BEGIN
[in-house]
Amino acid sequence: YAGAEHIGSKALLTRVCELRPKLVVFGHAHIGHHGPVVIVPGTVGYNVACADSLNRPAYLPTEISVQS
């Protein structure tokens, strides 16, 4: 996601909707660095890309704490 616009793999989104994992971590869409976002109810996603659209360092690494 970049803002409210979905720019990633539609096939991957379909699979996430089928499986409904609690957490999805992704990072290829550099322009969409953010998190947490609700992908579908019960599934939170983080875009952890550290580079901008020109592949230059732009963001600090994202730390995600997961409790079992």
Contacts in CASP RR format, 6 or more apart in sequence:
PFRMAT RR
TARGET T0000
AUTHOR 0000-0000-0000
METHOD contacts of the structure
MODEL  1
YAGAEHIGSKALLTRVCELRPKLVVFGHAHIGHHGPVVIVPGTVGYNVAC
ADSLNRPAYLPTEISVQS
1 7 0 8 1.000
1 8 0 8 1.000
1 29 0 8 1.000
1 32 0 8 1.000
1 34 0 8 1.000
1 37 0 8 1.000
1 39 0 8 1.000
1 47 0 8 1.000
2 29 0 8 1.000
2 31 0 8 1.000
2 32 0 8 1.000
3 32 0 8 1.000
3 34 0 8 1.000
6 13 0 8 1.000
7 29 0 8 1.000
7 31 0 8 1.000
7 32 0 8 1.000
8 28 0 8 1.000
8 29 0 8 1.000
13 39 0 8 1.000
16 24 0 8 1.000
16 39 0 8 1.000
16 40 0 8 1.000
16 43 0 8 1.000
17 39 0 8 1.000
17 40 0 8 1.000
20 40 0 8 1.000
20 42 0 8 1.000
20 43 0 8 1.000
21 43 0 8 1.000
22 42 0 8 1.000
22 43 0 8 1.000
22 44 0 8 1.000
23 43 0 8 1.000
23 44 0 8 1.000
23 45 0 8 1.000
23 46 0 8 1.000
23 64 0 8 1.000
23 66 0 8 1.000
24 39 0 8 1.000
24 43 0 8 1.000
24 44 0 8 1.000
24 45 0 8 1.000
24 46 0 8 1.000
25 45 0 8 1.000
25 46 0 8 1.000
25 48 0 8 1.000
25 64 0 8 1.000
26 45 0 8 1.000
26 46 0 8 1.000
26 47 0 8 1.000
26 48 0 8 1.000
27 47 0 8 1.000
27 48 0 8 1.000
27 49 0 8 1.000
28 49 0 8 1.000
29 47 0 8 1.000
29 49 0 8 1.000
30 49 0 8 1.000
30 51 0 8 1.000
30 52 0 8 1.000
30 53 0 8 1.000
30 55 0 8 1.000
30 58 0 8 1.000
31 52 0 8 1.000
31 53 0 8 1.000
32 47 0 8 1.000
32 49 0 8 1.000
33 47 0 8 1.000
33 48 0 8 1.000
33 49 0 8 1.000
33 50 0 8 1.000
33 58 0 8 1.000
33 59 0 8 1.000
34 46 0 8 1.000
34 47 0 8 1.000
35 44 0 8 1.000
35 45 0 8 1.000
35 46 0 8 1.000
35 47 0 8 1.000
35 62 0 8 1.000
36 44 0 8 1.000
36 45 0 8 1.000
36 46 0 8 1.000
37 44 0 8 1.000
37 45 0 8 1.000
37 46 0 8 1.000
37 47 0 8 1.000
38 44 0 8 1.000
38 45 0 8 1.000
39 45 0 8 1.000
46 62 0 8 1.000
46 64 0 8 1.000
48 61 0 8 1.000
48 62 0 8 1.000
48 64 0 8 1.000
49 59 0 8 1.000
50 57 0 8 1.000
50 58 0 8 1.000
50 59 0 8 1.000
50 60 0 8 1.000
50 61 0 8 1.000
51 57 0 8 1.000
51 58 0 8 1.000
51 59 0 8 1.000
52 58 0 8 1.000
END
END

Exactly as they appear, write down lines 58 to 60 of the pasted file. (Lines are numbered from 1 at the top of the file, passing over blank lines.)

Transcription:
25 48 0 8 1.000
25 64 0 8 1.000
26 45 0 8 1.000